13. Speaking of clean: Japanese bathrooms are unlike anything you’ve ever experienced. I would never consider using a public bathroom on a train platform in any other country, but Japanese public bathrooms are immaculate. Ladies, you will encounter traditional Japanese toilets in many public restrooms: they require you to squat. Don’t be afraid,  it’s not as weird as you think it is. You should try it at least once. You should also try some of options on the high-tech toilets you’ll encounter; the heated seats and sound effects will amaze you! Most bathrooms do not have paper towels to dry your hands. You can use the blowers or you can buy a hand towel to carry with you like the Japanese do. I did, and I still carry it in my purse – it comes in handy all the time!
  14. Make peace with the reality that you CANNOT see everything, and enjoy what you CAN see during your time there.
  15. Try to immerse yourself in the culture – you’ll take more away from your travels if you can immerse yourself rather than viewing the culture as an outsider. Pay attention to where the locals eat, and eat there. Shop where the locals shop. Ask the locals for tips, you’ll be glad you did.15 Tips for Traveling in Japan - Overtly Optimistic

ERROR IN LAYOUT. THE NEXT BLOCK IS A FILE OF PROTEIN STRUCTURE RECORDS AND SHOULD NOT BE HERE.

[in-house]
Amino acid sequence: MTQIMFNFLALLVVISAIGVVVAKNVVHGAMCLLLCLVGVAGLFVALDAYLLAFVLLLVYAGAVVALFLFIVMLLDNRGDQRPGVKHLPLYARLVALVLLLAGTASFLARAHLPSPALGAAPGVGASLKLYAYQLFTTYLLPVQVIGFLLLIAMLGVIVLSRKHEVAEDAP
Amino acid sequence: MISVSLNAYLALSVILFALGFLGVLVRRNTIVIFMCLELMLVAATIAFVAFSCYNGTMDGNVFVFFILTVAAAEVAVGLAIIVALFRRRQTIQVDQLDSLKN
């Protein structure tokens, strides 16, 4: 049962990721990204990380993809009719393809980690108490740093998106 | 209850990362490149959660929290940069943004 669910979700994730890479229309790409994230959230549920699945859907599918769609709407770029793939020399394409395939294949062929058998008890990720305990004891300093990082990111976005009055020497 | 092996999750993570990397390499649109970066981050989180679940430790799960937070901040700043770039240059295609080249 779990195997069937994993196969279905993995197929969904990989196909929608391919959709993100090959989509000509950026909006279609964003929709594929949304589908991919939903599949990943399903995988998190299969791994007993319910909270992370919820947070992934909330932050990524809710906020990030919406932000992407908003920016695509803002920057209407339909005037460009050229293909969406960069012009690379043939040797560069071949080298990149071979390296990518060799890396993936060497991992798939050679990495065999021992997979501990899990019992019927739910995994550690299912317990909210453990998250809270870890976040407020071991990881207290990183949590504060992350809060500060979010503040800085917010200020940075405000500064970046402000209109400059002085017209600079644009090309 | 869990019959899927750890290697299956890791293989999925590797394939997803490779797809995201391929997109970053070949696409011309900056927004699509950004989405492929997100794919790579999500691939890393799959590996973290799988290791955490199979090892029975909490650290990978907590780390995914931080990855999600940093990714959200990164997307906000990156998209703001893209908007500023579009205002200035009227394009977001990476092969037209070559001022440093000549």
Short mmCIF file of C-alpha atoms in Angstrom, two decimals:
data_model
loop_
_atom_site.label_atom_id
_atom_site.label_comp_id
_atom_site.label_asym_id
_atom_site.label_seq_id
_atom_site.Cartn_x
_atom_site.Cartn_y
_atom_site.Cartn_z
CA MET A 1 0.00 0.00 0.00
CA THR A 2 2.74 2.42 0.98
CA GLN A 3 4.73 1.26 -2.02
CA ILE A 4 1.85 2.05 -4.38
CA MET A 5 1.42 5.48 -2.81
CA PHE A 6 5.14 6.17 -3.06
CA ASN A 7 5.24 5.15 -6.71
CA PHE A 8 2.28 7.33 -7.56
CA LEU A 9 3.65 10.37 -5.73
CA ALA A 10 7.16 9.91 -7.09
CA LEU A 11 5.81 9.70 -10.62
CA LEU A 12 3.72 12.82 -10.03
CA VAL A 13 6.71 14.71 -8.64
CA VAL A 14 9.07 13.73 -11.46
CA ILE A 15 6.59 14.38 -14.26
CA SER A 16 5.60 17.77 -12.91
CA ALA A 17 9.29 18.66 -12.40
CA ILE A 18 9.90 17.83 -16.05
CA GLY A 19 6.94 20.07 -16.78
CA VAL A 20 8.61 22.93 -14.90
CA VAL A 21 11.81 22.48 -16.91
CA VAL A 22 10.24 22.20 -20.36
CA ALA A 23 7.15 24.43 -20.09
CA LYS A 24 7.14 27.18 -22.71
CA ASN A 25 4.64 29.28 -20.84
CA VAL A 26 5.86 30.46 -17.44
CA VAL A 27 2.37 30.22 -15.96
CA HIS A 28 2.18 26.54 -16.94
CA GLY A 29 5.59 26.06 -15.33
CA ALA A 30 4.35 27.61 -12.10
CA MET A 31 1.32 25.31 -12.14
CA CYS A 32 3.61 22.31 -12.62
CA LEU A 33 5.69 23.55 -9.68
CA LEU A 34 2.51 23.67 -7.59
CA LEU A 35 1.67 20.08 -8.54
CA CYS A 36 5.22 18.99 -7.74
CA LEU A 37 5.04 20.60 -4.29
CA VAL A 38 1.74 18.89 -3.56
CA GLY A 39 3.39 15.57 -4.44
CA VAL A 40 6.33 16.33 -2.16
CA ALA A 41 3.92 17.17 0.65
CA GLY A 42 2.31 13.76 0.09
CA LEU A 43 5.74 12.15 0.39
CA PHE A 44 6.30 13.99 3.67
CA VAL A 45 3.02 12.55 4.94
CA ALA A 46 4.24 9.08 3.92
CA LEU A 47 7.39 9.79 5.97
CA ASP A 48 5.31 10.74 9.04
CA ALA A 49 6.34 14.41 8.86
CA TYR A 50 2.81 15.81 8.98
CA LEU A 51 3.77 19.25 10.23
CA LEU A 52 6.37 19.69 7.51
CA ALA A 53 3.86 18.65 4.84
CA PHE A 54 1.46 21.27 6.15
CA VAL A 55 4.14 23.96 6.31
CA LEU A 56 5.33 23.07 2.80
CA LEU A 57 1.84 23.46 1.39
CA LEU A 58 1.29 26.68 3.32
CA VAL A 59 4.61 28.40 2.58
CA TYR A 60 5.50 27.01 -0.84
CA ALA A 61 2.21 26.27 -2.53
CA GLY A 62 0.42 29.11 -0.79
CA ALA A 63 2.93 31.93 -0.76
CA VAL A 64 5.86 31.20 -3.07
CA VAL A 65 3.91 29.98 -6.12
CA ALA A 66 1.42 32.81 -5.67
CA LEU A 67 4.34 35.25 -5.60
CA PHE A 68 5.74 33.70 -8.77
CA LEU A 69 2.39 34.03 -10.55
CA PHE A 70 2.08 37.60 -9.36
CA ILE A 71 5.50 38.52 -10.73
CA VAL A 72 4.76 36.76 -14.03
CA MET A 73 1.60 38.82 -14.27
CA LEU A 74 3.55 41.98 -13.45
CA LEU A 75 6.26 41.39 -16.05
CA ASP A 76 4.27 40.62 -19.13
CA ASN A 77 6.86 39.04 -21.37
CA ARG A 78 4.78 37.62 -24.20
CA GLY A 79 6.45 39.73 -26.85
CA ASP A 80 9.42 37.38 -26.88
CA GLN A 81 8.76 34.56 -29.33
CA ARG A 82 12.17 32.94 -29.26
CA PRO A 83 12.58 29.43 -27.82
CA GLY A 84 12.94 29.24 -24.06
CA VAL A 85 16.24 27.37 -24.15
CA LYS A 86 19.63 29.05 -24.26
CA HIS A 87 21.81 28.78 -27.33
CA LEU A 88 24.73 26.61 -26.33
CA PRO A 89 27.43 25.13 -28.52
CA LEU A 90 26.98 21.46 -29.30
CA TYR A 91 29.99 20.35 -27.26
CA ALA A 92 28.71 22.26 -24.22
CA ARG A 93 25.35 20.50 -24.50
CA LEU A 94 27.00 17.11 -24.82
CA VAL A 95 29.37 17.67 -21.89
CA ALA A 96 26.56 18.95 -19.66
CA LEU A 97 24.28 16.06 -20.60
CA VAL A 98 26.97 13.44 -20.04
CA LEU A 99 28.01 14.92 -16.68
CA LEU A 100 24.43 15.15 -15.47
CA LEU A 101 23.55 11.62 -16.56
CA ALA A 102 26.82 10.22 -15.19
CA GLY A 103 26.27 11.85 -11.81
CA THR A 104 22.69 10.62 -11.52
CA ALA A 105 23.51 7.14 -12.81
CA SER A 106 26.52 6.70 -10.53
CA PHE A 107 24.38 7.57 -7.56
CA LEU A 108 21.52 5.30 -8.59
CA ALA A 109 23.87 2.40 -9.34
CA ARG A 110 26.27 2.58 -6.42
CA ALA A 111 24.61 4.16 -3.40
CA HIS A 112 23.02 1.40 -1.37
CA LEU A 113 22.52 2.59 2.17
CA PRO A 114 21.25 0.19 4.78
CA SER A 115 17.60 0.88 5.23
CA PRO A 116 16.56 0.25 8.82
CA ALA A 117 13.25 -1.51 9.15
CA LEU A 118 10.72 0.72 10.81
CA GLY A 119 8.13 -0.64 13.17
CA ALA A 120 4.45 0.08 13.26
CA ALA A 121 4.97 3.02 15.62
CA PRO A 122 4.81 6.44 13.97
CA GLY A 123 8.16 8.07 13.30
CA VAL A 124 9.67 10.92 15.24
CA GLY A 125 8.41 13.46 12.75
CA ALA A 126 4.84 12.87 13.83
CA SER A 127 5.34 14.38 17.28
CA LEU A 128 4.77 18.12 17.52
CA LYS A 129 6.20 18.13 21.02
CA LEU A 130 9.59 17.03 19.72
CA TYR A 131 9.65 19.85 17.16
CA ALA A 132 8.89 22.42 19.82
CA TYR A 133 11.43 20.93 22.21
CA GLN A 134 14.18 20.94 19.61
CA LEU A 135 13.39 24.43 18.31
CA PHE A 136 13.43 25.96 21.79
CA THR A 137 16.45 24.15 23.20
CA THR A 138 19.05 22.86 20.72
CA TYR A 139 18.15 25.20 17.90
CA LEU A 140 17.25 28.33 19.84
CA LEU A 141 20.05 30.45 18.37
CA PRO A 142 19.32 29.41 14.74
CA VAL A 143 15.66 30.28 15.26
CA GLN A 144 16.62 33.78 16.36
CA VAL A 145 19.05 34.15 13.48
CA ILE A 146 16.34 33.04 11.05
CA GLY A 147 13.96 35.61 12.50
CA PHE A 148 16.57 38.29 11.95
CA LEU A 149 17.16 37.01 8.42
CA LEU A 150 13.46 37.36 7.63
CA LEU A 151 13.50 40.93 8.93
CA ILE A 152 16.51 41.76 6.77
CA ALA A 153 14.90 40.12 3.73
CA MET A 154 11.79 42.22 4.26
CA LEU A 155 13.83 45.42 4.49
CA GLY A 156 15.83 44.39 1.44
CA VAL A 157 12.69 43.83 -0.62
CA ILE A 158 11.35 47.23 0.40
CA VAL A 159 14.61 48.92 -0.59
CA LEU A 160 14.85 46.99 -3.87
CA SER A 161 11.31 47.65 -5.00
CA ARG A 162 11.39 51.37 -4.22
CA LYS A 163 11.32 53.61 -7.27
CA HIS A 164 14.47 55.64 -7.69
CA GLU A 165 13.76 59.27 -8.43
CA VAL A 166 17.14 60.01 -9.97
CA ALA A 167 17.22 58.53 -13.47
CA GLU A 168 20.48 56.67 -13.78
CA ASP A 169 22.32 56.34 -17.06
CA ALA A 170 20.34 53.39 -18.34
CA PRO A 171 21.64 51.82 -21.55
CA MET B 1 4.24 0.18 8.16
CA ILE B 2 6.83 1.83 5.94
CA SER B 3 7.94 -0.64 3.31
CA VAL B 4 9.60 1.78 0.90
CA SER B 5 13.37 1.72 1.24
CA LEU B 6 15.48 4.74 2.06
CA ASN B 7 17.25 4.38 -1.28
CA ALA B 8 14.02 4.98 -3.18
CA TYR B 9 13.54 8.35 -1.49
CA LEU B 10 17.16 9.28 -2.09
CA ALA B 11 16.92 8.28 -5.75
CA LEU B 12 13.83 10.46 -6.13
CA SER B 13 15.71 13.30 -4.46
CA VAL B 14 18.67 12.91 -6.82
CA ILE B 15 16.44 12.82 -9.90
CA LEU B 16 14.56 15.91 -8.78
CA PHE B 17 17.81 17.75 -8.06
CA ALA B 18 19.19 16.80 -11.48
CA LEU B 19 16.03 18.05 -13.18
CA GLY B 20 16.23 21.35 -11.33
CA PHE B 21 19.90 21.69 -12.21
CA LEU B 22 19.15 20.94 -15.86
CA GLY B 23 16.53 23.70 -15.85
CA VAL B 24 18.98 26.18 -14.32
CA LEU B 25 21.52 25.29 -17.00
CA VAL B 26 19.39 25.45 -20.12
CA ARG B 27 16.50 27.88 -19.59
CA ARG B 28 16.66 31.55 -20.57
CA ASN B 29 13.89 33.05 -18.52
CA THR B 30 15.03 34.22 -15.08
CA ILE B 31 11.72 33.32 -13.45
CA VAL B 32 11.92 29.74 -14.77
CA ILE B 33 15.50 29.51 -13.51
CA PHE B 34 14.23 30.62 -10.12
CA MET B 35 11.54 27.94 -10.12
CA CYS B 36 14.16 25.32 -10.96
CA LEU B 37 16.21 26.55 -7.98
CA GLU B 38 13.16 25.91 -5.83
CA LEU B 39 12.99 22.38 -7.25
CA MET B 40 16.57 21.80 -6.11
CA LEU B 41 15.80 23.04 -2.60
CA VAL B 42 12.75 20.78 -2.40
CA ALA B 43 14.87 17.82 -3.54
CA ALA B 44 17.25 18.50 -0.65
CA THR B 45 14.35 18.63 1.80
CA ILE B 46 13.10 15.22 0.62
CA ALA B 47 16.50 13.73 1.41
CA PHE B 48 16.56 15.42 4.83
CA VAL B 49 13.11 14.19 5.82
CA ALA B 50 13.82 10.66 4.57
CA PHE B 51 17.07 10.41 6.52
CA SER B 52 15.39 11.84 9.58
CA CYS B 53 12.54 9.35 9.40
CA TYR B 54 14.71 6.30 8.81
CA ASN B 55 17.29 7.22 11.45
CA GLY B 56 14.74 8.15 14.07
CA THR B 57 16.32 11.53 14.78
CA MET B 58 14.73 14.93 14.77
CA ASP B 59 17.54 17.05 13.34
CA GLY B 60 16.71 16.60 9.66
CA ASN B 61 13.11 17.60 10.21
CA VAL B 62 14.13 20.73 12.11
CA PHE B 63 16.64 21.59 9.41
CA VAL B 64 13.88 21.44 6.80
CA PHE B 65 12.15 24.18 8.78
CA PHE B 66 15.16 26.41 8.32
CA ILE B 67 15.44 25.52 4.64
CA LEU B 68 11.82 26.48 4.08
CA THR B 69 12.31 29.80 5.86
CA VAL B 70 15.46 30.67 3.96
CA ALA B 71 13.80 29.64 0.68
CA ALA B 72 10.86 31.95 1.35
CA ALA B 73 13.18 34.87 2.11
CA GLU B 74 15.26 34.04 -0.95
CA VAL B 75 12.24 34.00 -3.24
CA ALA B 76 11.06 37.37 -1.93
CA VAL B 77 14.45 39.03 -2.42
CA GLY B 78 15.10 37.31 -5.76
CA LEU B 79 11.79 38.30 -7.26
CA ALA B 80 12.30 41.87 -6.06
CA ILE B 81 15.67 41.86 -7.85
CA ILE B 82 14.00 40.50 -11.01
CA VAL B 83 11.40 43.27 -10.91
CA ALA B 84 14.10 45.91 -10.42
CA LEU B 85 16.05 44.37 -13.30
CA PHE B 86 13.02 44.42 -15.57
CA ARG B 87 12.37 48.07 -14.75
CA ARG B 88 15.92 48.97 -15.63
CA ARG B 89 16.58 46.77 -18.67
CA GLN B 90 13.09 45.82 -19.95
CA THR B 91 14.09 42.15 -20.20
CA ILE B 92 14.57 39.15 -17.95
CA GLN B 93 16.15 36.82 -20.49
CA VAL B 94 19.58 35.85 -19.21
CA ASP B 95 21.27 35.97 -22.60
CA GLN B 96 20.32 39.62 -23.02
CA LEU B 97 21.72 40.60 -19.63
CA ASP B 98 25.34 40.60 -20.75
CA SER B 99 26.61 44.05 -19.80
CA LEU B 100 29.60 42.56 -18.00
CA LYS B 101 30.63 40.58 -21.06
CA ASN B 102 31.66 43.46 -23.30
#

21 Days and Counting!

24 02 2012

Today’s inspiration is brought to you by the delightful delicacies of traditional kaiseki cuisine, as pictured here by Amami Onsen Nanten-en. Kaiseki has its roots in the Japanese tea ceremony, and typically uses only the freshest seasonal ingredients presented in an artful balance of color, texture, and flavor. Yum! I found this article from The Atlantic describing the history and significance of kaiseki absolutely mountwatering!

And I’m thrilled that we’ll be visiting Nanten-en for a night after we visit Koyasan!





How early is too early?

3 02 2012

6 weeks from today we leave for Japan! Is it too early to start a countdown?

The only thing I have left to do is order our rail passes. Easy.

Rail travel in Japan sounds like a breeze, and I’m really looking forward to it. One of my favorite memories of a trip to central Europe was taking the train through the Czech countryside on our way to Prague. The train meandered through small towns that we would never have seen any other way.

While traveling by rail in Japan I’m especially looking forward to the train ride from Nagoya to Nagano, through the picturesque Japanese Alps. And I won’t lie, I’m giddy like a child just thinking about riding a Shinkansen (bullet train)!